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Original Issue


As time ran out on Maris and Mantle (three games to go for 154), Roger led Babe Ruth by a couple of games, but Mickey was apparently out of the race. Meanwhile, New York won two from Detroit, collected four magic numbers in the process and was two away from mathematically eliminating the Tigers. The for-real Cincinnati Reds cut their magic number of combined Red wins and Dodger losses to eight for the team's first pennant in 21 years. Oddly enough, the Dodgers once waited that long also (1920-1941) between pennants.

Another magic number for pitchers, 20 wins, was back in the American League after an absence of a season. Whitey Ford had 24 and Frank Lary 21. In batting, Pete Runnels, the 1960 leader, was only 10 points off his winning mark but 50 points behind Elston Howard and Norm Cash. Home run leaders were the same as 1960, but better. Mantle, who won last year with 40, had 53. Maris, who was second with 39, had 58. In the National League, Dick Groat, who did nothing wrong in 1960 as he led the Pirates to the championship, was just another shortstop. His fielding slipped, and his batting average fell 55 points. Roberto Clemente had a 15-point edge on Vada Pinson for this year's batting title. Orlando Cepeda led in the other two categories with 40 homers and 127 RBIs. Of last year's 20-game winners, Warren Spahn was on the threshold for the 12th time, but Ernie Broglio (with 12 wins) and Vernon Law (with a sore arm) were out of the running. Joey Jay (20) was also one of the reasons for the most surprising number of the year, 4½—the margin the Cincinnati Reds had over the Dodgers with 10 games to go.

The Reds won six straight, and the race was practically over. When Joey Jay won his 20th and became the prime candidate to pitch the World Series opener, he explained his success. "Opportunity," said Jay. "Last year I had 11 starts and won seven of them. This year I had 31 starts and won 20." The Los Angeles Dodgers had little hope for anything but second place after losing three games, including a shocking 19-10 defeat by the Phillies. The San Francisco Giants prepared for a head-to-head battle with the Braves for third place. Manager Dark brought minor leaguers Charlie Hiller and Jim Duffalo back to the team. It was streaky Willie McCovey, however, who helped the Giants most, with a one-swing pinch homer against the Cubs for a ninth-inning victory. Warren Spahn fell before an old jinx as Milwaukee slid to fourth. Spahn—who hasn't beaten a Dodger team in Brooklyn or Los Angeles for 13 years—was battered in the Coliseum. The St. Louis Cardinals took five of six, with 20-year-old Ray Sadecki winning his 14th and 20-year veteran Stan Musial batting .500. Vernon Law, who won 20 last year and has three this year, was in Pittsburgh to have his ailing arm checked. "I cry every time I look at the standings," said Law. He saw the Pirates 17 games out of first—the difference between his 1960 and 1961 wins. Bad flying connections, which left sleepy ballplayers hanging around airports for hours, were offered by the Chicago Cubs as an excuse for seven straight losses. The Phillies were wide awake, hitting homers (including three in one game in Los Angeles by ex-Dodger Don Demeter) and keeping their average at .500 since the famous 23-game losing streak.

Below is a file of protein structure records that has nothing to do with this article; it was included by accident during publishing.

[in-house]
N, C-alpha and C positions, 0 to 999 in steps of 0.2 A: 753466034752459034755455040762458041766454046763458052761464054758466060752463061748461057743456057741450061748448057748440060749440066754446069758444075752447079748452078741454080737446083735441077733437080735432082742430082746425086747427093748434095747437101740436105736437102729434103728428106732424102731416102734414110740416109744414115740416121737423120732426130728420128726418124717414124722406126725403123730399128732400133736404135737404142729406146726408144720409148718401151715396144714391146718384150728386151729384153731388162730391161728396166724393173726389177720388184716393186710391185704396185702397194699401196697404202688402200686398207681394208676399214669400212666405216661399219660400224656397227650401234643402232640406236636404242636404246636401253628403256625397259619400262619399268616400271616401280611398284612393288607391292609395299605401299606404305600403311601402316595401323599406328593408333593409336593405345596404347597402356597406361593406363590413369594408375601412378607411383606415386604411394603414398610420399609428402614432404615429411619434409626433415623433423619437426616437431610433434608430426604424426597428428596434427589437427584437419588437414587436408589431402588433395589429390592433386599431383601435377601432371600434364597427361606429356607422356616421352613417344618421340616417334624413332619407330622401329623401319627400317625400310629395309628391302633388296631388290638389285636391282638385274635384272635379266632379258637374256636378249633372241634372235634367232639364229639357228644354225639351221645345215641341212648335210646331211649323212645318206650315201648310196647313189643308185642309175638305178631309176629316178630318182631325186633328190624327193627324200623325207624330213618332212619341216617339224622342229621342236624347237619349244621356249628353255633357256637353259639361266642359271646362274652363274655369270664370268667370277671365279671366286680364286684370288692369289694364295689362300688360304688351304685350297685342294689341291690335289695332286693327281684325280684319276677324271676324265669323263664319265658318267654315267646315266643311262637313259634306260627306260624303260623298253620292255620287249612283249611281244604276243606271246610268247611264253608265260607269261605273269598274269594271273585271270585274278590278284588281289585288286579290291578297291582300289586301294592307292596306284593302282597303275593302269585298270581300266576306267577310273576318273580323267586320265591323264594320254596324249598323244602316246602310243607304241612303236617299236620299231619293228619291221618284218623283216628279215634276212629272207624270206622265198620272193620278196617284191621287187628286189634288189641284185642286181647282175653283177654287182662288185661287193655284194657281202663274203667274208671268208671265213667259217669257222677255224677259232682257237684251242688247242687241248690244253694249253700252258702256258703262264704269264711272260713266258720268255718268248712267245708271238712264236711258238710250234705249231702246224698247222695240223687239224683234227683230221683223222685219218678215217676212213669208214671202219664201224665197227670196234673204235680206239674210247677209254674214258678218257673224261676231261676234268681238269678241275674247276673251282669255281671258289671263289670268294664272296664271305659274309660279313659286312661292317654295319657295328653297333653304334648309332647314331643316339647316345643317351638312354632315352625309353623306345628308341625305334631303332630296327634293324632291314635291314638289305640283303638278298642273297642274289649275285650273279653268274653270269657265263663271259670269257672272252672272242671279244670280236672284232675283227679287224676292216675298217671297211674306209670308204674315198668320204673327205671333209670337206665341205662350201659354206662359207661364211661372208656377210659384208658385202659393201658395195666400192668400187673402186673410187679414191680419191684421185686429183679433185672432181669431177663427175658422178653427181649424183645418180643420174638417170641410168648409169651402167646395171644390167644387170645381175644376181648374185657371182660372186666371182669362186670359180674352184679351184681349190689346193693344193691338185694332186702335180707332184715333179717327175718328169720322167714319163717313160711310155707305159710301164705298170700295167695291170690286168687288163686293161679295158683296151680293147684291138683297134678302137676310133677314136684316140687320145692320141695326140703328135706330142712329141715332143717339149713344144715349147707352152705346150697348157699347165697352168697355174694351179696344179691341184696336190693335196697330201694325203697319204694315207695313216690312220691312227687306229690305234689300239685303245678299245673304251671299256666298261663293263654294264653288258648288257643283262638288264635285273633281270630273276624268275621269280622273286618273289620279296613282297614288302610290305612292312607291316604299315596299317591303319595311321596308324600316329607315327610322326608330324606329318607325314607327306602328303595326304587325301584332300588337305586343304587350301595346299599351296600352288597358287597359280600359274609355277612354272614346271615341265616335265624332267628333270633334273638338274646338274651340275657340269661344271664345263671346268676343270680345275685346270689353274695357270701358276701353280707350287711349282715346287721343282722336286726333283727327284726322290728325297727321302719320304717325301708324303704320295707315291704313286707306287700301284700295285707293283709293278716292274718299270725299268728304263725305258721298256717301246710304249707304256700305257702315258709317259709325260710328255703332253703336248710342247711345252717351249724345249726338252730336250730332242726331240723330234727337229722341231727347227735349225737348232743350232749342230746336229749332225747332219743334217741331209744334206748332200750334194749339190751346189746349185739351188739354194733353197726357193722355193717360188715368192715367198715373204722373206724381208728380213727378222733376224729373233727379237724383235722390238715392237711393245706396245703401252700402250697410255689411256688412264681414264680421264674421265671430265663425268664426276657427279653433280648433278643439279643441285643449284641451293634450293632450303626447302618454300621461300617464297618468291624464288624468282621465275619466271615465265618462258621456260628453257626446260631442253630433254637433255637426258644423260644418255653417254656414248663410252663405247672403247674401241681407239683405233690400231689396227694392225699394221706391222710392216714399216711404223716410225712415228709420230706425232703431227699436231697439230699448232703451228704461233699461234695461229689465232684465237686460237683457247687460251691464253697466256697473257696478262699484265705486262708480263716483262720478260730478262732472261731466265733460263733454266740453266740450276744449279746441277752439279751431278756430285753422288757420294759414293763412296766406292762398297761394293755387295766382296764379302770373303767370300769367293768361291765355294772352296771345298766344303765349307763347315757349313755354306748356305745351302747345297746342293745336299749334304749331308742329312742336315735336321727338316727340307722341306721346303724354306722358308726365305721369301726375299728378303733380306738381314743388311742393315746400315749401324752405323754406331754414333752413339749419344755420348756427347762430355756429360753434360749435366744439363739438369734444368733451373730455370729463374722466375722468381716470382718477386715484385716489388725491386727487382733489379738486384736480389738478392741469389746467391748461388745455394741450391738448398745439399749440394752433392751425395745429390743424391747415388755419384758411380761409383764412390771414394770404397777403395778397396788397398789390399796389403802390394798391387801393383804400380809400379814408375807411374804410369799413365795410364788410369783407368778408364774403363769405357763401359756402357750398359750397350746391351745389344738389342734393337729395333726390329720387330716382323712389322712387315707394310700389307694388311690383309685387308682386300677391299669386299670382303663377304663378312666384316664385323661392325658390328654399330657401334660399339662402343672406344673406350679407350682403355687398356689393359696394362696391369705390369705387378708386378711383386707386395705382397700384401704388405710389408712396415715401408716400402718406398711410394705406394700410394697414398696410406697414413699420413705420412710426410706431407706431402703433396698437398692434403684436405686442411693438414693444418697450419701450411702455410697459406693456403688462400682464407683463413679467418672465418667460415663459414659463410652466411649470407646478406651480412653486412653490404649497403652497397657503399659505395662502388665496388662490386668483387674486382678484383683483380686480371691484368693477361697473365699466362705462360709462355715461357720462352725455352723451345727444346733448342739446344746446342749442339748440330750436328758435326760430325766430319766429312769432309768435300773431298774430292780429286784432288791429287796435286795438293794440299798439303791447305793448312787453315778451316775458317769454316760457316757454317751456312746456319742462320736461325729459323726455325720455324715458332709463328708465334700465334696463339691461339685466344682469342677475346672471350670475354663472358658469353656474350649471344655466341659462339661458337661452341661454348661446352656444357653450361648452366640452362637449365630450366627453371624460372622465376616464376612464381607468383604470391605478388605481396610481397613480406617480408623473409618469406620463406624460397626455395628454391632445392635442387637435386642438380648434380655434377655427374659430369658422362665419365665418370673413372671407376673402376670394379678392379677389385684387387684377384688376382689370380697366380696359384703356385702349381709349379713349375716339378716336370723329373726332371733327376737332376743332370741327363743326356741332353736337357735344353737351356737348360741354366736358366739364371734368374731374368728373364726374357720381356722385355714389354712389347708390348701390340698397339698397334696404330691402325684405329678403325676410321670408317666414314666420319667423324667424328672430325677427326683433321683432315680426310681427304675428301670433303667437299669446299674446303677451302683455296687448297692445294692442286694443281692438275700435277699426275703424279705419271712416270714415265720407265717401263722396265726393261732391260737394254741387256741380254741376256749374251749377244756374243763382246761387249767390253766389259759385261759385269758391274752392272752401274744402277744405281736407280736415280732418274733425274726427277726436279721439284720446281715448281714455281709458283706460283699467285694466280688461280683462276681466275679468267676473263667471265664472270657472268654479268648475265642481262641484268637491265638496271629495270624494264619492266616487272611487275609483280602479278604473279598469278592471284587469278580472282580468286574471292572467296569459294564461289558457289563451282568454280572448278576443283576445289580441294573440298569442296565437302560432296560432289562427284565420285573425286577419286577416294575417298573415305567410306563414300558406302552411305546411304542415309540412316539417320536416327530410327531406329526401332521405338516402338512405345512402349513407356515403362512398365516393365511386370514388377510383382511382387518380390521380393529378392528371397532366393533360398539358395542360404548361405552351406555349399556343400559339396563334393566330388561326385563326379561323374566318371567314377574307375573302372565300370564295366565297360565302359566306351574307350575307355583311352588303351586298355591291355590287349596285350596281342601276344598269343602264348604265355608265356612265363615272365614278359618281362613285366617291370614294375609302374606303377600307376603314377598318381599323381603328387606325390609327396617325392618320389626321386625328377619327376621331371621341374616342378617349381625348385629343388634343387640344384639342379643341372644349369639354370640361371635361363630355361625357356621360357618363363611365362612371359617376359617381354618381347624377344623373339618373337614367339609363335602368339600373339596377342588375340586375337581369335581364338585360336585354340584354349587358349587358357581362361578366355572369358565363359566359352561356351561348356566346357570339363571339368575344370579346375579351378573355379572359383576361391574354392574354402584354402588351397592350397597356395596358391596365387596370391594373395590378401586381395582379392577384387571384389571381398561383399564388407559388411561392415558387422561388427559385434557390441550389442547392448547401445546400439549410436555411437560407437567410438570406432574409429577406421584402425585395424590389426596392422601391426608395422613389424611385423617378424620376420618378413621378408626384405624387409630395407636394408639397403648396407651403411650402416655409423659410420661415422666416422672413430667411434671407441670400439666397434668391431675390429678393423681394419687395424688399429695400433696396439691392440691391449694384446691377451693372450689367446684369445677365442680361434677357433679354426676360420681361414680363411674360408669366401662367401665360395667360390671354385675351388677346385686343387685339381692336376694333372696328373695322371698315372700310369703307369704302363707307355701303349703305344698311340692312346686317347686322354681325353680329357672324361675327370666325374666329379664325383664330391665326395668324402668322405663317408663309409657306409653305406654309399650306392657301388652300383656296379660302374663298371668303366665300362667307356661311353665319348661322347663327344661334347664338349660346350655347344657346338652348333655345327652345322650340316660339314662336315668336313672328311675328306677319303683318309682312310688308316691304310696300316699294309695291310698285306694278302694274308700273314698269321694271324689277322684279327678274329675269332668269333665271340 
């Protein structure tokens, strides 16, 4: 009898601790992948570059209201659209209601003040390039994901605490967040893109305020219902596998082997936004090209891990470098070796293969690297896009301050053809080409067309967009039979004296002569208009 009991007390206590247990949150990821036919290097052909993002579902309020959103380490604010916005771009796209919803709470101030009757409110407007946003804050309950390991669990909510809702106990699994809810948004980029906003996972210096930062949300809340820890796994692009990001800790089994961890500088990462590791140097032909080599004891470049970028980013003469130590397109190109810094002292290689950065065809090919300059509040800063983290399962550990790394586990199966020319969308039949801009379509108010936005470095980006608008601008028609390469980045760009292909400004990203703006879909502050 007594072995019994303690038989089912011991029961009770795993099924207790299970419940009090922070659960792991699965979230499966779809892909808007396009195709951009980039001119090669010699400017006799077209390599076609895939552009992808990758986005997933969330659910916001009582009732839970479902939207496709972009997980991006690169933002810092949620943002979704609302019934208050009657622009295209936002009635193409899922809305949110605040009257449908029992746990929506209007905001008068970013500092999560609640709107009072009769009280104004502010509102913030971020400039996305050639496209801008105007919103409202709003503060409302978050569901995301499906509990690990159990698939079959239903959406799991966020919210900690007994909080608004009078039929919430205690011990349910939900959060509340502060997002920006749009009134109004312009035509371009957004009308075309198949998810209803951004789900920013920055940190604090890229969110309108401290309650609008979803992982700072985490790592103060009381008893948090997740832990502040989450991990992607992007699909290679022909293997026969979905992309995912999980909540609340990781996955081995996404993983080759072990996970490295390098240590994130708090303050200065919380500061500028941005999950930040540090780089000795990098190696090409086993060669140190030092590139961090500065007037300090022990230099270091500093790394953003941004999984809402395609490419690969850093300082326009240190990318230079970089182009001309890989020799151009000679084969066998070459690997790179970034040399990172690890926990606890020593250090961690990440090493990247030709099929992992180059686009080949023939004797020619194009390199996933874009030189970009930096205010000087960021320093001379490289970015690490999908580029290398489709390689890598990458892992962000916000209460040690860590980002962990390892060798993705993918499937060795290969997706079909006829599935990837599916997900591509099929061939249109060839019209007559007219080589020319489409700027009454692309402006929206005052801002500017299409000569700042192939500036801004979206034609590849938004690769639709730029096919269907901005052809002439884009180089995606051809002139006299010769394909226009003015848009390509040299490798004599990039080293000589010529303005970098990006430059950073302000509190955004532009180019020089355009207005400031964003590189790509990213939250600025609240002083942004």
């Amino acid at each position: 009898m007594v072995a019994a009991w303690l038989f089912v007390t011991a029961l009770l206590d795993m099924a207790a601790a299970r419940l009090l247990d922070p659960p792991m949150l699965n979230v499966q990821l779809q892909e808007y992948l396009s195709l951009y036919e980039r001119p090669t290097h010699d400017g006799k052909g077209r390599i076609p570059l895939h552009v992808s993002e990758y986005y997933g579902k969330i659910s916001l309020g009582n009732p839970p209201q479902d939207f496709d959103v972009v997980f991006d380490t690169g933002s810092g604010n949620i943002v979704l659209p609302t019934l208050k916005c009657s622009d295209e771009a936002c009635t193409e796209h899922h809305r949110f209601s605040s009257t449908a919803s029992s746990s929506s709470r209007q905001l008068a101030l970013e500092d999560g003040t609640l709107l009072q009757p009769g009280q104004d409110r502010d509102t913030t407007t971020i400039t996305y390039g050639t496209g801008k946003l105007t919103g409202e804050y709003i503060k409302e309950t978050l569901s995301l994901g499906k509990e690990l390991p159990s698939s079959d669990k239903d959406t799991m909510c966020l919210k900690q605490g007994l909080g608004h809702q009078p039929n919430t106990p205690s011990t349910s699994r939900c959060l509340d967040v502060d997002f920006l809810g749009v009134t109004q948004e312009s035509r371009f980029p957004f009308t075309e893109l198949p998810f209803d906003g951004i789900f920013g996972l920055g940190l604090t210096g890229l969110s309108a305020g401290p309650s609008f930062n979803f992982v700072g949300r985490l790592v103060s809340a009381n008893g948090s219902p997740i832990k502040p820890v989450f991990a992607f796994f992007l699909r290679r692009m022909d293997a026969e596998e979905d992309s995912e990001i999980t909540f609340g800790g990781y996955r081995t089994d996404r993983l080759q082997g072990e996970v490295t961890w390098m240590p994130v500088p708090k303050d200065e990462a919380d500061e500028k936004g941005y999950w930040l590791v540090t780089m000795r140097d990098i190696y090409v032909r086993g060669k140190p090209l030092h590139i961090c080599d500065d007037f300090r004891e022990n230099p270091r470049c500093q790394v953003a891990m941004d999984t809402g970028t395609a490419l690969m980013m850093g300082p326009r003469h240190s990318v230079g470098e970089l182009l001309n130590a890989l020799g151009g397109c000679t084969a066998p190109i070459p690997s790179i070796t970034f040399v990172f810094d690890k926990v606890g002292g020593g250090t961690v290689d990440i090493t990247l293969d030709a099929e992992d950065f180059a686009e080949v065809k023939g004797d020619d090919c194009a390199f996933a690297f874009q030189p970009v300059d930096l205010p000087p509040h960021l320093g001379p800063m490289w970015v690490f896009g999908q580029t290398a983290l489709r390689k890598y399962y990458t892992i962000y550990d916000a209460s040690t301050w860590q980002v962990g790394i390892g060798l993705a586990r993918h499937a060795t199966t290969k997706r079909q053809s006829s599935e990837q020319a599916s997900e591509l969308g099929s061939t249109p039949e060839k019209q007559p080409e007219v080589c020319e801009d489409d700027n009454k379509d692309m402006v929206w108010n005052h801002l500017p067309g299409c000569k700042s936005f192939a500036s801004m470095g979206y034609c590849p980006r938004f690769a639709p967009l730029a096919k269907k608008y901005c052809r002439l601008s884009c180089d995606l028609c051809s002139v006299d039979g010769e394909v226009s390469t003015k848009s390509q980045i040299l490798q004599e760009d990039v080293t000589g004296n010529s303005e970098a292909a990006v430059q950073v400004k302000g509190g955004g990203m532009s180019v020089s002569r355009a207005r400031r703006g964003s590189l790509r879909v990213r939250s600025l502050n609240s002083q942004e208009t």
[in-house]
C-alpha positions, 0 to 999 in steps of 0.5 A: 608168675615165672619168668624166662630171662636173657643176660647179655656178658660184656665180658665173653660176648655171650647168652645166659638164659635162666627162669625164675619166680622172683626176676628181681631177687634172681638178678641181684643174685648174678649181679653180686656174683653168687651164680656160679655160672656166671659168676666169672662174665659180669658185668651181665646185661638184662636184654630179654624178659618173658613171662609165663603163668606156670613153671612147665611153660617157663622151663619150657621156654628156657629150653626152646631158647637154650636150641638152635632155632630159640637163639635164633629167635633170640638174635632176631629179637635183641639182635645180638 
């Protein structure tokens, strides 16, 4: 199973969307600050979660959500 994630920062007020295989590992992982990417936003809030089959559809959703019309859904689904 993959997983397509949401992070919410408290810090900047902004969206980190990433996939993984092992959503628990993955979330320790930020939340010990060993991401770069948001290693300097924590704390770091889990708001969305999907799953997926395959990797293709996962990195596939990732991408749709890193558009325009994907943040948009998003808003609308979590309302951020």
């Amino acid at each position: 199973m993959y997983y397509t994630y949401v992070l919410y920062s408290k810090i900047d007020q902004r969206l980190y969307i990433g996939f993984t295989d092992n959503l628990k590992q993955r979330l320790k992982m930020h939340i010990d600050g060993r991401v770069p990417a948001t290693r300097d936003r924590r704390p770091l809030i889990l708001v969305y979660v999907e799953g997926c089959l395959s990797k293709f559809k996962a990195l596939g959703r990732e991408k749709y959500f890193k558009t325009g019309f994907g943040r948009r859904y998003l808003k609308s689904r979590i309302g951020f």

Neither Roger Maris nor the Yankees clinched anything in Detroit (see page 26) but the champagne-popping wasn't far off. The Yanks and Maris can do it in Baltimore—where Babe Ruth's career began. The Orioles can do something, too—finish second, but only if their hitting improves. Said glum Baltimore Manager Lum Harris, 46, after putting Dave Philley, 41, into the starting lineup: "I can outhit anyone on this club." Luis Aparicio, who had two homers last year, hit two this week. His slugging failed to help the Chicago White Sox, who lost four out of six. Cleveland also plodded along, losing three out of five and earning a chewing-out from Manager Dykes: "You're not fooling that man [GM Gabe Paul] in the front office for one minute." Carl Yastrzemski of the Red Sox hit .400, moved his season average close to .270 as Boston split six games. Los Angeles hung on to seventh after splitting a series with the Twins. George Thomas, a converted outfielder, hit a homer but was not above kidding his inept fielding. "Most infielders," said Thomas, "endorse gloves for Wilson or Rawlings. I signed up with U.S. Steel. They call me the Iron Claw." Minnesota's Jim Kaat pitched a three-hitter against LA with a new technique: controlled wildness. "That means getting the ball over with something on it," explained Kaat, "even after I'm tired." Washington and Kansas City fought the battle of the bottom. Dartmouth graduate Pete Burnside won twice for the Senators, and Yankee graduate Norm Siebern hit well for the A's, who took over 10th from Washington.